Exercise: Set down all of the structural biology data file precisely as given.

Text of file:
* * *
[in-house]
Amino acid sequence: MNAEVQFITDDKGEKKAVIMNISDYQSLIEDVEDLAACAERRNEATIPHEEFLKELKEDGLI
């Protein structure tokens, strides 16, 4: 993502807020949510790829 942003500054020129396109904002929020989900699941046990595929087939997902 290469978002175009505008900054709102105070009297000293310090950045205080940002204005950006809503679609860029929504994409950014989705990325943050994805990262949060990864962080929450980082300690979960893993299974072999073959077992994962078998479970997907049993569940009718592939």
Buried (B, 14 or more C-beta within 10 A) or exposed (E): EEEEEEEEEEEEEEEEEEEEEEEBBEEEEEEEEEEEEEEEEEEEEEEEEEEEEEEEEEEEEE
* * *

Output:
[in-house]
Amino acid sequence: MNAEVQFITDDKGEKKAVIMNISDYQSLIEDVEDLAACAERRNEATIPHEEFLKELKEDGLI
């Protein structure tokens, strides 16, 4: 993502807020949510790829 942003500054020129396109904002929020989900699941046990595929087939997902 290469978002175009505008900054709102105070009297000293310090950045205080940002204005950006809503679609860029929504994409950014989705990325943050994805990262949060990864962080929450980082300690979960893993299974072999073959077992994962078998479970997907049993569940009718592939």
Buried (B, 14 or more C-beta within 10 A) or exposed (E): EEEEEEEEEEEEEEEEEEEEEEEBBEEEEEEEEEEEEEEEEEEEEEEEEEEEEEEEEEEEEE